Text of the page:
A small number of voters returned all El Campo council incumbents to office Saturday in a heavily-contested election.
Less than 11 percent of the 6,301 people eligible to cast ballots for one of four El Campo City Council district races came to the May election polls.
In District 1, incumbent Councilwoman Anisa Longoria Vasquez, uncontested in her reelection bid, collected 61 votes from 69 of her constituents who came to the poll (4.95 percent). There were 1,395 registered to vote in this election.
The eight additional potential votes indicates these individuals came to the poll, but did not make a mark in this election. An El Campo ISD election was held in conjunction with city balloting (please see related story).
“I got my 30 years of terms,” District 2 Councilwoman Gloria Harris said Monday, adding that she wished more people had come to the polls.
Ninety-five of the 1,113 registered voters in District 2 cast ballots (8.53 percent) with 58 going to Harris, three to challenger Blanca Petty and 31 to challenger Thomas Coblentz.
“They (District 2 residents) don’t vote,” Harris said, adding she wished for a better turnout. “They show up for the presidential election, they should do it for the local one.”
Harris says the 2021-2023 term may be her last on council.
“It’s 30 years and that’s history. I don’t think anybody (else) has been on council 30 years,” Harris said, “But I’m 76 years old. Getting around is difficult for me.”
She’s hoping that someone else will step up within the next two years to fill the post when she leaves, and, Harris said, she’s hoping to keep minority representation on council.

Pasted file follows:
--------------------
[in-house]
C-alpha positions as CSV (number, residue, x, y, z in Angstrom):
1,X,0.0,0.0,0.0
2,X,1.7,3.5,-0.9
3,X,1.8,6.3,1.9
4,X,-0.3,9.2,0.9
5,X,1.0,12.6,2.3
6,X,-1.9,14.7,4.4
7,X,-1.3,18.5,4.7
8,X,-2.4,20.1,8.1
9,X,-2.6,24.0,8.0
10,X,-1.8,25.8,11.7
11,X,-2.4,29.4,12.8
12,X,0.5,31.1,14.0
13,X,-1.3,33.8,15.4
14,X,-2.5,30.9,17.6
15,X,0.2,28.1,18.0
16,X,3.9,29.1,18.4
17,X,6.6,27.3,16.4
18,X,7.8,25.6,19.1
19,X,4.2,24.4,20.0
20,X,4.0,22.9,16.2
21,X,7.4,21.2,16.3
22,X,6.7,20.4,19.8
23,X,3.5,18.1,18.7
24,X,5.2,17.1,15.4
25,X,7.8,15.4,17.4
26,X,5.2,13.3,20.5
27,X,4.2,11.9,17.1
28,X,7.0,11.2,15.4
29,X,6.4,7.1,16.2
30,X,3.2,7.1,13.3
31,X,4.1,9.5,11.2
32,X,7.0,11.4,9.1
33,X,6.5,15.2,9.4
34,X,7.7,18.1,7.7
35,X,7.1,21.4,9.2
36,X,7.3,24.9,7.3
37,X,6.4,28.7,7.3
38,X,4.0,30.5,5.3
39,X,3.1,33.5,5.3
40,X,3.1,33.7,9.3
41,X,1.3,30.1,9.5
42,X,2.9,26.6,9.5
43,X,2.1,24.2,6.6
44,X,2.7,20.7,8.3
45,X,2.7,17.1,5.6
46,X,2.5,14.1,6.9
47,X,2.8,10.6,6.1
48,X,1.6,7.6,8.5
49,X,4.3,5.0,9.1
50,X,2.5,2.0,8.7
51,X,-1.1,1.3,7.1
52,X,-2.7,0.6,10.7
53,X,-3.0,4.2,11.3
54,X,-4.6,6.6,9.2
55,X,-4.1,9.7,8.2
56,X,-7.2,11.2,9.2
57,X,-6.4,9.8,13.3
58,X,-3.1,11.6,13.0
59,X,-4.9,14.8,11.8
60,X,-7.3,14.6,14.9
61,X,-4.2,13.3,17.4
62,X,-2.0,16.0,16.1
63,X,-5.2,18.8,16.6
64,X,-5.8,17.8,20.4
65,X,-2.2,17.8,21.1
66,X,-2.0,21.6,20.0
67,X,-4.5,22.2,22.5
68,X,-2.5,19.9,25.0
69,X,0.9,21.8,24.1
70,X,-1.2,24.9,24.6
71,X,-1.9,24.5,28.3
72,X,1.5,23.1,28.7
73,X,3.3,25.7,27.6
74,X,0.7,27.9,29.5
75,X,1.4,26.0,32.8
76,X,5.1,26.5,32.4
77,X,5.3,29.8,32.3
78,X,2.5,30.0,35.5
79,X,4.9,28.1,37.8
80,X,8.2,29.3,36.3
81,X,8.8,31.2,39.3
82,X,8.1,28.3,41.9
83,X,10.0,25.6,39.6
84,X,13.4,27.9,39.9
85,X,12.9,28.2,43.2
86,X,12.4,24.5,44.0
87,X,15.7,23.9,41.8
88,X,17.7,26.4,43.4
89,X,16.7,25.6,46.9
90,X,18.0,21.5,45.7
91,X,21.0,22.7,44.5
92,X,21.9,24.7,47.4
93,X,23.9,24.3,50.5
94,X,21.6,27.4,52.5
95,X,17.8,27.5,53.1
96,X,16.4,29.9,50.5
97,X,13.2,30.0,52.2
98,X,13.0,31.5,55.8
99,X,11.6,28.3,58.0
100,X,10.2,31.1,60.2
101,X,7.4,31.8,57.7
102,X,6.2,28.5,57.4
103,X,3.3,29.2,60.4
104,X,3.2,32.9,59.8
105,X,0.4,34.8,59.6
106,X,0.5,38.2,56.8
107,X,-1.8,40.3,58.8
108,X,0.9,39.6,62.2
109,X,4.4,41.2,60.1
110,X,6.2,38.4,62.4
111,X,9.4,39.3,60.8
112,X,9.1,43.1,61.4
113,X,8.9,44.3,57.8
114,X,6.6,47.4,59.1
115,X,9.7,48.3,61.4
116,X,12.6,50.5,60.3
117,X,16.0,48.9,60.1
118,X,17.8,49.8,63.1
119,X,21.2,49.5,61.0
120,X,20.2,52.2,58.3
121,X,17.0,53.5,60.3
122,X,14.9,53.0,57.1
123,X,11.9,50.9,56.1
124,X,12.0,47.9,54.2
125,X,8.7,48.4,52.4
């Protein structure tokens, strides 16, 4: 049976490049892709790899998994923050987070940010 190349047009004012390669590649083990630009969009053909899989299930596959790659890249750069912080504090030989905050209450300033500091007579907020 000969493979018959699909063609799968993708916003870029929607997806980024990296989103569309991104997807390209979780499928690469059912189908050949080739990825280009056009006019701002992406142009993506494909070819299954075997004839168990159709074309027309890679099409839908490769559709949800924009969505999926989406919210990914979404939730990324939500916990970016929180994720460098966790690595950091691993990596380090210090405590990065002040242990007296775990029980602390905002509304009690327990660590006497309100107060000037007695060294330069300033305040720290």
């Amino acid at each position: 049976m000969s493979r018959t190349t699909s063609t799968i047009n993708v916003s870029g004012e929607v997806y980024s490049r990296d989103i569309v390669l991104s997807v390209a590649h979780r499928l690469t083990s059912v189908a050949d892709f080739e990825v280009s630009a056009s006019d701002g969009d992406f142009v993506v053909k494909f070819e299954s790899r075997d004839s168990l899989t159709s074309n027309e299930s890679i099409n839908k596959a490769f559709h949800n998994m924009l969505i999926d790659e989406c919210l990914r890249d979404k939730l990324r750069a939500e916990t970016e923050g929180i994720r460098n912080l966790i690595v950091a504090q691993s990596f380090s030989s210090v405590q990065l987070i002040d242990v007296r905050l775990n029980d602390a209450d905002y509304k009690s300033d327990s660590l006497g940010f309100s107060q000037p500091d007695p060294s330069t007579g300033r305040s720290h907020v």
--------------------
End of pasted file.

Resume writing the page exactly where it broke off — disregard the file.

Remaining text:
“I want the district (council representative) to be afro-American. It (the district) was designed for that,” Harris said.
Her mission, however, has been to serve the citizens of El Campo. “I do the best I can. I live in District 2, but I am a voice for the City of El Campo ... I look forward to working with Courtney (City Manager Courtney Sladek) and the staff we have to make improvements in the city.”
In District 3, 270 of 1,707 registered voters participated in the election (15.82 percent) with 139 casting ballots for incumbent David Hodges while challengers Anthony Garcia and Lance Lurker got 90 and 37 respectively.
“The voter turnout in my district was almost the same as the first time that I ran for council .... It is hard to get citizens to the polls for a May election. I was proud to earn the voters’ trust,” Hodges said.
Hodges said he’s earned the public’s trust through his actions.
“I was present and prepared for every meeting. I made every work shop and committee meeting. And most of all, I listened to the citizens of District 3 and did my best to represent them,” he said.
“I have no doubt that when the department heads and council work together we can be more prepared for the next storm that might come our way,” Hodges said.
Incumbent Councilman John Hancock Jr. was returned by voters in District 4. In that race, 252 of 2,088 registered voters participated (12.07 percent) with 170 casting ballots for Hancock and 79 for challenger Russell Hrncir.
“The election turnout was very low, but I guess that is to be expected considering the limited number of decisions to be made this round and also the weather on Election Day,” Hancock said, adding the fact all incumbents were returned “indicate the general level of voter satisfaction and not too many controversial issues at this time.”
He added, “We have a good city council and I look forward to continuing my work with all the fine individuals and I appreciate voters giving another two years to pursue my goals for our town.”
Returning council members said the council needs to turn its focus to addressing infrastructure needs in the coming session.